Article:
Seriously, why? It can’t just be because of a moral code…that Batman just refuses to kill in general. Through jaw-dropping fight choreography, engaging character dynamics, various twists and turns, and a nail-biting climax, Under the Red Hood challenges you to answer the “why” yourself…and decide if Batman’s justified. It’s done amazingly well.
Neil Patrick Harris also lends his voice to a comedic Dick Grayson, the original Robin who now goes by “Nightwing.” The character provides a stark contrast with the “new” Robin, Jason Todd (Jensen Ackles). That’s all I’ll reveal about the plot for now…trust me, the story’s too good to spoil. See the movie.
The plot is strong, but the writing is…okay. In one scene, Batman engages in a clunky, emotional monologue about Jason…yeah, it’s a little strange. I don’t know about you guys, but I never thought of Batman as THIS:
I was like:
Another nitpick: while Dick Grayson serves his purpose as comic relief and a comparative example…I coulda used a little more Nightwing. He’s in the film for about the first half hour and then just disappears. He makes a brief appearance towards the very end, but, come on, he could’ve at least shown up for the climax!
Movie, ya shouldn’t have skimped on the Neil Patrick Harris. There’s no such thing as too much NPH.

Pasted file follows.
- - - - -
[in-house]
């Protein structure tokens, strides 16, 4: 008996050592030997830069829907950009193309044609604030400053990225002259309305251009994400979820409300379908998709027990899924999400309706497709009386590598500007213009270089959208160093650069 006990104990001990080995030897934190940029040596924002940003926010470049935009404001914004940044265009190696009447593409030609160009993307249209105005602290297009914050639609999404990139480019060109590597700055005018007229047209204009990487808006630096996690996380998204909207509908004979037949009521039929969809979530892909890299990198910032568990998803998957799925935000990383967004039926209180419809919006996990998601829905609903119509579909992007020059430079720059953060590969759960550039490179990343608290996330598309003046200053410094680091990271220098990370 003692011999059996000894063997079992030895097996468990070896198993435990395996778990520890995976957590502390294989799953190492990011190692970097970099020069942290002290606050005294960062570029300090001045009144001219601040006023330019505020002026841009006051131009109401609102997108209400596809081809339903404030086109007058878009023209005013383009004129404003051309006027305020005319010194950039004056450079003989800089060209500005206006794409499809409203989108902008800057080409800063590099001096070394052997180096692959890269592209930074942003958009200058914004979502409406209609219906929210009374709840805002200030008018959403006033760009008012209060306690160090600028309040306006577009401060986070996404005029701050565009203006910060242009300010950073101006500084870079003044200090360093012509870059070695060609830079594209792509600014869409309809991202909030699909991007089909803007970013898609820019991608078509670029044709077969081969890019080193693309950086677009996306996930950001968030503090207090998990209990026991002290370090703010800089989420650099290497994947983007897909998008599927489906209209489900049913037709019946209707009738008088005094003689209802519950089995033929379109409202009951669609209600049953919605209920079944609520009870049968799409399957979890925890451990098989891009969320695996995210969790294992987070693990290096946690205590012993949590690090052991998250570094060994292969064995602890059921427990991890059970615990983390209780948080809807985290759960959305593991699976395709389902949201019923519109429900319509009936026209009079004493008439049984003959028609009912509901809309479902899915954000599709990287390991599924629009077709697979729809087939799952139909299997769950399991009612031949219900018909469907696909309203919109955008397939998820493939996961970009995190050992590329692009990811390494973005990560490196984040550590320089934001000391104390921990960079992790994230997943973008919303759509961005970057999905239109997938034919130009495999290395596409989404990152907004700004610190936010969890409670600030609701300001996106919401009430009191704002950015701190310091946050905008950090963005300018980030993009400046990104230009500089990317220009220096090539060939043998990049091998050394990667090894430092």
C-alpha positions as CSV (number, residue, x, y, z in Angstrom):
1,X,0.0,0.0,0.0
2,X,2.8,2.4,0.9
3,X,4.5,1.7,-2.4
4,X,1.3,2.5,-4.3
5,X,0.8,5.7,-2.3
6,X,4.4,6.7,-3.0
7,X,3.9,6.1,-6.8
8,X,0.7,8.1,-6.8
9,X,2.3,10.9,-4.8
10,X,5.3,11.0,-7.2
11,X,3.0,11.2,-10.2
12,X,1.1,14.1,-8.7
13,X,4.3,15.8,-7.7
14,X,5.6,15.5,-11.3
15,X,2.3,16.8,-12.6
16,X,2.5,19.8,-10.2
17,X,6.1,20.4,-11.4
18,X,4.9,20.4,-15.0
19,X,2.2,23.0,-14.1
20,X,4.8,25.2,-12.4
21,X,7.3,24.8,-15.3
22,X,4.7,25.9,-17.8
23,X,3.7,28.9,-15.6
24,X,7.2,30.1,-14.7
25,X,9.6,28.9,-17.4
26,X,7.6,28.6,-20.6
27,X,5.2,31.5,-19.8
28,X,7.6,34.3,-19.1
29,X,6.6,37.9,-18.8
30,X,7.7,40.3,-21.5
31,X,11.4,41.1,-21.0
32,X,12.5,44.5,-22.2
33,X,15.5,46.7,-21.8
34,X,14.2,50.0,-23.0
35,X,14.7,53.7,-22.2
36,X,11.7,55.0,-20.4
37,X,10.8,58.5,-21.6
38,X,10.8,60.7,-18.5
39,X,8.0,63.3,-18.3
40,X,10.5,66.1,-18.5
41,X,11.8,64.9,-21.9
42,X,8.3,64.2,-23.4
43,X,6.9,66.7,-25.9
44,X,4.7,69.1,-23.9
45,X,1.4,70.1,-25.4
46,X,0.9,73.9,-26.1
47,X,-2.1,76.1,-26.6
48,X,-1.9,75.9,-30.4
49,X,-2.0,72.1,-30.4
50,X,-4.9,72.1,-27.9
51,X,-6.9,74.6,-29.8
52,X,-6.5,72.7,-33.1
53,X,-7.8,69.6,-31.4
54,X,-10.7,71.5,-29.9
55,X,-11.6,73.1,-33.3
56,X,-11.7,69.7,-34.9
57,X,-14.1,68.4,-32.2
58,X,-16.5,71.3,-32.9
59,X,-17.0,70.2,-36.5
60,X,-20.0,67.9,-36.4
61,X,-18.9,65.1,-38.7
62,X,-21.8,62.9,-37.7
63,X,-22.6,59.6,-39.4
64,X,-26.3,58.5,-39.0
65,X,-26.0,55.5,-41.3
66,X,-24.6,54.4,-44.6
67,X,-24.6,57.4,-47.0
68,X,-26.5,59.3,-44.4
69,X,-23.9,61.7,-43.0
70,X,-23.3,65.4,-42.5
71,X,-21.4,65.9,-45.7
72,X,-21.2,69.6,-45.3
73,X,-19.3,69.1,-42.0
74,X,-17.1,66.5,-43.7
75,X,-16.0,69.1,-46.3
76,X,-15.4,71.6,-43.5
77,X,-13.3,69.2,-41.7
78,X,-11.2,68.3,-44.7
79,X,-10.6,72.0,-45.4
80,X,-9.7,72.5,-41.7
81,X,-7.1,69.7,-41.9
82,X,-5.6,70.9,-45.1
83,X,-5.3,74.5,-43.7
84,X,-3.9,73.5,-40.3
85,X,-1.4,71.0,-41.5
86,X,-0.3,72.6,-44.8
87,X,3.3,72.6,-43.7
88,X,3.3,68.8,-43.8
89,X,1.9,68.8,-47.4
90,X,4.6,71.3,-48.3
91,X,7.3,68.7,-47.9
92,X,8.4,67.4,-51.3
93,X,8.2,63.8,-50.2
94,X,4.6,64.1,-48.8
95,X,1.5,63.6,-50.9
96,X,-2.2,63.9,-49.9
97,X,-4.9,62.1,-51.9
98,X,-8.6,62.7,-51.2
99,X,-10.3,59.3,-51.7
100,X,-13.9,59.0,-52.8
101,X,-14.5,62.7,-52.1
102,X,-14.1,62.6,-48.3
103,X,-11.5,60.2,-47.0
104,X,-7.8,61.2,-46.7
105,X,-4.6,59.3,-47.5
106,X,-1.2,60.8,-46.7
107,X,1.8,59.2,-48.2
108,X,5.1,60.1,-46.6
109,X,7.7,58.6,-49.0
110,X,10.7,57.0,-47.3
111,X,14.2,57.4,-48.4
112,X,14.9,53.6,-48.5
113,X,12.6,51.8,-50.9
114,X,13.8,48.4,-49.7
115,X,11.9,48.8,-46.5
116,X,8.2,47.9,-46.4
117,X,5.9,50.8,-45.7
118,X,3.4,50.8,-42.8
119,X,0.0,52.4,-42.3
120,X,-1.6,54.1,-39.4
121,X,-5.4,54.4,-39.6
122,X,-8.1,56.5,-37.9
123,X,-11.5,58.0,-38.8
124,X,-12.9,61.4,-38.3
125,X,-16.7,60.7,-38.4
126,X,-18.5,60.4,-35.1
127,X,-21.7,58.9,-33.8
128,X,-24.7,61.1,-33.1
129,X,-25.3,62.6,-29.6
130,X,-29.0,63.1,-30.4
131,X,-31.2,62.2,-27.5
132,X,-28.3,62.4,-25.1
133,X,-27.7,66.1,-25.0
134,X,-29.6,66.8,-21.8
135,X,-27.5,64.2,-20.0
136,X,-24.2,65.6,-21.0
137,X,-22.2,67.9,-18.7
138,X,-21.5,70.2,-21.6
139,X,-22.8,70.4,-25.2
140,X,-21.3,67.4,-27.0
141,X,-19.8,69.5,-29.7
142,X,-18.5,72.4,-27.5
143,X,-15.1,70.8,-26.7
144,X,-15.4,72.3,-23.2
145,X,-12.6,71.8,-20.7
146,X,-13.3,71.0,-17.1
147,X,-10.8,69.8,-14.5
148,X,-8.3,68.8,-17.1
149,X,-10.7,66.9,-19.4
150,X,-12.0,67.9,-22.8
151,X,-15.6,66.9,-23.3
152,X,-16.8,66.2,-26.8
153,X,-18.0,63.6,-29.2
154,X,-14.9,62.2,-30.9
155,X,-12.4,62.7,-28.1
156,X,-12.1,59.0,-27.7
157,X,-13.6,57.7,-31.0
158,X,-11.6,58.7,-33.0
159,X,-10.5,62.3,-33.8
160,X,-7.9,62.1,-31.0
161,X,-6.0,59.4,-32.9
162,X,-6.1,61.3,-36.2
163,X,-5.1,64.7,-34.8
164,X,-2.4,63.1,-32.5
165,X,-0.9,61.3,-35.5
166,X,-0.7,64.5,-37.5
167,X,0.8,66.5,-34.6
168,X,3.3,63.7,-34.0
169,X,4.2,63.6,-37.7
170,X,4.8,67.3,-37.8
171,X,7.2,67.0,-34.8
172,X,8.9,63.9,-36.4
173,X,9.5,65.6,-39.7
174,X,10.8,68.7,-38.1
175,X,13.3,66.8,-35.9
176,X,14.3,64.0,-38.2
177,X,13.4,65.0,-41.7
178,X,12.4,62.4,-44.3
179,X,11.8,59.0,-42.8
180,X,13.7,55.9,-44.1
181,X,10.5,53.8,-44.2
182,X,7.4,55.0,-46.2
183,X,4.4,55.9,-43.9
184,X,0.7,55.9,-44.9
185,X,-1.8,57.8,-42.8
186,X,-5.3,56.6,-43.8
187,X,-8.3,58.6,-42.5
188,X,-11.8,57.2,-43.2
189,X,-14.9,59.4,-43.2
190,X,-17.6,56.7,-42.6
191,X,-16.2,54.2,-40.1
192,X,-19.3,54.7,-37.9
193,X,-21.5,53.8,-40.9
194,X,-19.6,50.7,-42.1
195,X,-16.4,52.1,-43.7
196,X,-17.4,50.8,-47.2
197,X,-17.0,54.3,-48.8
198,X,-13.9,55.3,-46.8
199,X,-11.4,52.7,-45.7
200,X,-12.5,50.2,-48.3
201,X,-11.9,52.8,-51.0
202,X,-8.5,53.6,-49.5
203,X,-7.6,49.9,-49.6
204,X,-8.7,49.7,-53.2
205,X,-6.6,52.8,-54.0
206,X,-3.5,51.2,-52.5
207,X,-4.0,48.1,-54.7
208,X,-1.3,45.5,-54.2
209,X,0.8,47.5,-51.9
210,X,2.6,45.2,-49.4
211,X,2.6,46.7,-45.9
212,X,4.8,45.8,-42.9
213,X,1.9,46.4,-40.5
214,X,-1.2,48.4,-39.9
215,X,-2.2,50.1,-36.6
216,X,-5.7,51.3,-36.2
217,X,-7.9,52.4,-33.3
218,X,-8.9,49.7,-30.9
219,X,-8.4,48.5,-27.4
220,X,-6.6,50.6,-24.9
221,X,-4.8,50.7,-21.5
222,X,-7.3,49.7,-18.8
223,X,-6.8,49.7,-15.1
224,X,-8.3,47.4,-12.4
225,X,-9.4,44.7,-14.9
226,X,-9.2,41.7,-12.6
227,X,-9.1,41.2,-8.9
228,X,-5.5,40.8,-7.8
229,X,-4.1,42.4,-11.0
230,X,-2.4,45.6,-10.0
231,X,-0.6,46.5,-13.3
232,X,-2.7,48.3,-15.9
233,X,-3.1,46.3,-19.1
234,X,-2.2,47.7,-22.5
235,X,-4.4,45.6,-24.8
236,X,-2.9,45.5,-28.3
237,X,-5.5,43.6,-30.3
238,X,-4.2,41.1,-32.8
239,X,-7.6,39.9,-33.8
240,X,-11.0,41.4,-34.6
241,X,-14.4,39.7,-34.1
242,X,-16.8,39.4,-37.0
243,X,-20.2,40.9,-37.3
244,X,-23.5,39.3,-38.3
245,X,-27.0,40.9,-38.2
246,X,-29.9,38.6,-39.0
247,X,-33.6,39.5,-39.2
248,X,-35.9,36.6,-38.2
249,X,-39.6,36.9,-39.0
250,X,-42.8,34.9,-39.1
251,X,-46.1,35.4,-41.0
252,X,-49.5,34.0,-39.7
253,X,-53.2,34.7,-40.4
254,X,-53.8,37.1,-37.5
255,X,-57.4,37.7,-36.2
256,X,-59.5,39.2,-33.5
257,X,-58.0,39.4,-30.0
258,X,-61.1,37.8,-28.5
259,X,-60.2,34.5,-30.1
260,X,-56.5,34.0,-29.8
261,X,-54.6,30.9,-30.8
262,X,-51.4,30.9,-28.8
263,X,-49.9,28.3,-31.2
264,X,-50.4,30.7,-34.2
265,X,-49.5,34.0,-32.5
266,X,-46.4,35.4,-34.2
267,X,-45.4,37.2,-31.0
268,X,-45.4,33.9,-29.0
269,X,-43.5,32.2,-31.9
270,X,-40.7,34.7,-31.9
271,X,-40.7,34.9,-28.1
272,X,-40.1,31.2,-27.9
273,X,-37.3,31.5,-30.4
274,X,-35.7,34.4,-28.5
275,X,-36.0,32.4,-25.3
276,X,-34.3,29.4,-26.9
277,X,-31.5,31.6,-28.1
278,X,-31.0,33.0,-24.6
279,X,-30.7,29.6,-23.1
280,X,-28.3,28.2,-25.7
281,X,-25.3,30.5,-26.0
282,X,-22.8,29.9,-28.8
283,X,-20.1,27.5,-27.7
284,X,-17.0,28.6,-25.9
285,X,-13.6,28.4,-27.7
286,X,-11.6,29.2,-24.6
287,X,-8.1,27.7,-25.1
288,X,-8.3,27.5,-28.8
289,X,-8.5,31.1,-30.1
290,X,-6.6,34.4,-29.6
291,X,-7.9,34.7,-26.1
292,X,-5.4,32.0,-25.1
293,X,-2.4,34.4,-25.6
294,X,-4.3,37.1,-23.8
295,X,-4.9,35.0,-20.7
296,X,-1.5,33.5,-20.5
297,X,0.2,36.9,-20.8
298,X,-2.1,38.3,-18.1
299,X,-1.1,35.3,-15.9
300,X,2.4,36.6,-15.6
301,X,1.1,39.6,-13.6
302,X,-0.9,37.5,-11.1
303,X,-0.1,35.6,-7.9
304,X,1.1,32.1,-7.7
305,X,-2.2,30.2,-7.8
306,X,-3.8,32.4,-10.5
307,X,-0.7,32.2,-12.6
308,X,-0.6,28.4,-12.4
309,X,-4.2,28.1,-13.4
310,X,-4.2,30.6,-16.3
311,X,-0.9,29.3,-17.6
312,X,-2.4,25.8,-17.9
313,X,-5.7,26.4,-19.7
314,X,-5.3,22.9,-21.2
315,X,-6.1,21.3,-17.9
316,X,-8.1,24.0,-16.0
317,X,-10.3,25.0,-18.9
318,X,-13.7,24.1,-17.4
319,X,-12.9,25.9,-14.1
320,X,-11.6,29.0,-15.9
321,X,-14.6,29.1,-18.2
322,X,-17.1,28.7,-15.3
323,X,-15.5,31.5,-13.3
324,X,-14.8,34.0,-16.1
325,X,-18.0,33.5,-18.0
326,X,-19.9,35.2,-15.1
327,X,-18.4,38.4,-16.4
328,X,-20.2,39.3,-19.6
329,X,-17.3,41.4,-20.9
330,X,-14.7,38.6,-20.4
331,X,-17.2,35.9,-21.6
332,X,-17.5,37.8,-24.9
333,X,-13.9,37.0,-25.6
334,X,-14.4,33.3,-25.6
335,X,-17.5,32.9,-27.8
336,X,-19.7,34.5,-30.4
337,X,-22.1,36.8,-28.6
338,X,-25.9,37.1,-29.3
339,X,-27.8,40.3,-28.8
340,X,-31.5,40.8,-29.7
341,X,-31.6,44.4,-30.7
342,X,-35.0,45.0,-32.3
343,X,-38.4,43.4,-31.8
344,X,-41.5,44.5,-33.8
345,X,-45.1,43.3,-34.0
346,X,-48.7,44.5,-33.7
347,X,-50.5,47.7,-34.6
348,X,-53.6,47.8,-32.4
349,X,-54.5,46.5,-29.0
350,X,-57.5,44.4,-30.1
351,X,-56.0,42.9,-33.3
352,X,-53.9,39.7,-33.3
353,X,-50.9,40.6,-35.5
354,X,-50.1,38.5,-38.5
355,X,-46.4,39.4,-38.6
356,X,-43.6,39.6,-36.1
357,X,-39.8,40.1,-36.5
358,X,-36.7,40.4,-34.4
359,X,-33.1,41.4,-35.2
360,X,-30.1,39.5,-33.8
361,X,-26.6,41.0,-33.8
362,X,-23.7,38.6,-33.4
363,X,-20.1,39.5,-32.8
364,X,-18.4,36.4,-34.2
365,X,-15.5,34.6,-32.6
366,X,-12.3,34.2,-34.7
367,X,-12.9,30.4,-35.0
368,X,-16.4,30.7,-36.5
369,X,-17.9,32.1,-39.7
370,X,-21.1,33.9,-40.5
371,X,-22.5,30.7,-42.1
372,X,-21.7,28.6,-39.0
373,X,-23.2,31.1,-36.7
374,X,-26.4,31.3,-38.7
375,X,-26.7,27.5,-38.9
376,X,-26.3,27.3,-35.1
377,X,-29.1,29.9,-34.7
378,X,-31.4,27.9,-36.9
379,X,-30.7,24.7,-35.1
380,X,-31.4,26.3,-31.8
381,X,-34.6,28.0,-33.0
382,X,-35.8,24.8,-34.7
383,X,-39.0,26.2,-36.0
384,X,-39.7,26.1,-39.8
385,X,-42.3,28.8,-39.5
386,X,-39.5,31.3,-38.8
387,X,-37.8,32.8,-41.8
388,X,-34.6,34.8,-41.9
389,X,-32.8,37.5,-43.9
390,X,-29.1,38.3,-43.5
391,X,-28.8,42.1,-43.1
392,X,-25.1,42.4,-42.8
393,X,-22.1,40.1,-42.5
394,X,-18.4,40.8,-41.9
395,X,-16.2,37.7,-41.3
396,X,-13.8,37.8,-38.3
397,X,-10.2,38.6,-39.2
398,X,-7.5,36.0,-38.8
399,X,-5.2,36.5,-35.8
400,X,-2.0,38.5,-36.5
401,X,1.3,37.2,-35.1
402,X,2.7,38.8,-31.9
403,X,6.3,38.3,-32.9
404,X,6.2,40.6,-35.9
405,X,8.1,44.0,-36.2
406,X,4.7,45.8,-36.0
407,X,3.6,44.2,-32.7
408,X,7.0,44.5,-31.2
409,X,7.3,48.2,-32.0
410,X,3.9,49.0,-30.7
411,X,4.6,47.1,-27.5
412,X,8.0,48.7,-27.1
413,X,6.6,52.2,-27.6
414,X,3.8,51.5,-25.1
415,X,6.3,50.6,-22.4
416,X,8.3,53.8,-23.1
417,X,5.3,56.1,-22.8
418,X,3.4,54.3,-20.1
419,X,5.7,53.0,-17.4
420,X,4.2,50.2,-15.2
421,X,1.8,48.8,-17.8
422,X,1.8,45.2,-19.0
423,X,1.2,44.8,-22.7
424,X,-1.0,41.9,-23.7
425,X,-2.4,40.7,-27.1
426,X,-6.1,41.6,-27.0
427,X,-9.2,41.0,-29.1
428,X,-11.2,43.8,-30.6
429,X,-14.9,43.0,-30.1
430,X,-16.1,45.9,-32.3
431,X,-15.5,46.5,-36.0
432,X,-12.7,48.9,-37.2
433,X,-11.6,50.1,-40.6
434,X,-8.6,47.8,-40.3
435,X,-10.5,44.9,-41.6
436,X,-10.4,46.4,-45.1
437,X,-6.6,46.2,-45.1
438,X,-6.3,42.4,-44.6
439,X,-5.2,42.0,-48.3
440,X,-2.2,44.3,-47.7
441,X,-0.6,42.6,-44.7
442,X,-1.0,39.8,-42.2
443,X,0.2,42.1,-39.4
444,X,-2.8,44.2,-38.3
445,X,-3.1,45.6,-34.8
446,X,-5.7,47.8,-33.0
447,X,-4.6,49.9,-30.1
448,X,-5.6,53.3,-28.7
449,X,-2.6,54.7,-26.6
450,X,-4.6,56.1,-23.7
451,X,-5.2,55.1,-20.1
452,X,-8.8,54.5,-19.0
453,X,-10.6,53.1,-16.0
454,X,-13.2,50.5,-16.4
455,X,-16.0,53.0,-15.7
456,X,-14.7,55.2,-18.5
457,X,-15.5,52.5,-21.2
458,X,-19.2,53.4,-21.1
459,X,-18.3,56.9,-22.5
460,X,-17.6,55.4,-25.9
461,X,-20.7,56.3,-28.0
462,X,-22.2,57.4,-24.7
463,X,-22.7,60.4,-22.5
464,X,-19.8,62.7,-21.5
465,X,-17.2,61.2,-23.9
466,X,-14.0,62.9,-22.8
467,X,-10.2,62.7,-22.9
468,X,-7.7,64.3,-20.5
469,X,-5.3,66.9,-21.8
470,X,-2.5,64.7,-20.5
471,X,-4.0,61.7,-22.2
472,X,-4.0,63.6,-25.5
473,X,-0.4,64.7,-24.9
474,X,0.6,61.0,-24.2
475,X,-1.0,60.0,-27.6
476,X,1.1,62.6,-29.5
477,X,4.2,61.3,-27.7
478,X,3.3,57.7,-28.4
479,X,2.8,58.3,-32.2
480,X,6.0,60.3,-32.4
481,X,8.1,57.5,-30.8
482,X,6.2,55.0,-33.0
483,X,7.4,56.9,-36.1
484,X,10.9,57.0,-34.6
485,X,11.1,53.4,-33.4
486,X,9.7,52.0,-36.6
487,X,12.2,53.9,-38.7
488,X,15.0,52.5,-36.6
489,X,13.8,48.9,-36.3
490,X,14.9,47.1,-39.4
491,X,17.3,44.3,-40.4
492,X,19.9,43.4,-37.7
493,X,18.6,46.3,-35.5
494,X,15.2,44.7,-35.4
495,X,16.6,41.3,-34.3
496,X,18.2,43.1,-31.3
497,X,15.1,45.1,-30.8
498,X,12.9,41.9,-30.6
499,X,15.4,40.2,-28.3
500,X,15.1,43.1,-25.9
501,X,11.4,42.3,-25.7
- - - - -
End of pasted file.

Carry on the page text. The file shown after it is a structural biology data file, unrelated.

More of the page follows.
No Badman here. Other than my little nitpicks, the film is ON POINT.
Christopher Nolan, have a seat and take notes. Under the Red Hood can easily stand beside any cinematically released Batman film any day of the week. Beautiful animation, fantastic story, strong characters, a grown-up Gotham like we’ve never seen before from Warner Brothers…what’s not to love?
The stakes are high, the drama is intense…if you’re a Batman fan and you haven’t seen Under the Red Hood yet, it’s a MUST. Or, if you were a fan of the 1992 animated series like me, Under the Red Hood is definitely worth a look – purely for the sake of nostalgia. For me, it was awesome to see that this franchise has, in a way, grown up and matured with Generation Z.
BATMAN. THE CAPED CRUSADER. THE SILENT GUARDIAN. A DARK KNIGHT. I’ll stop now.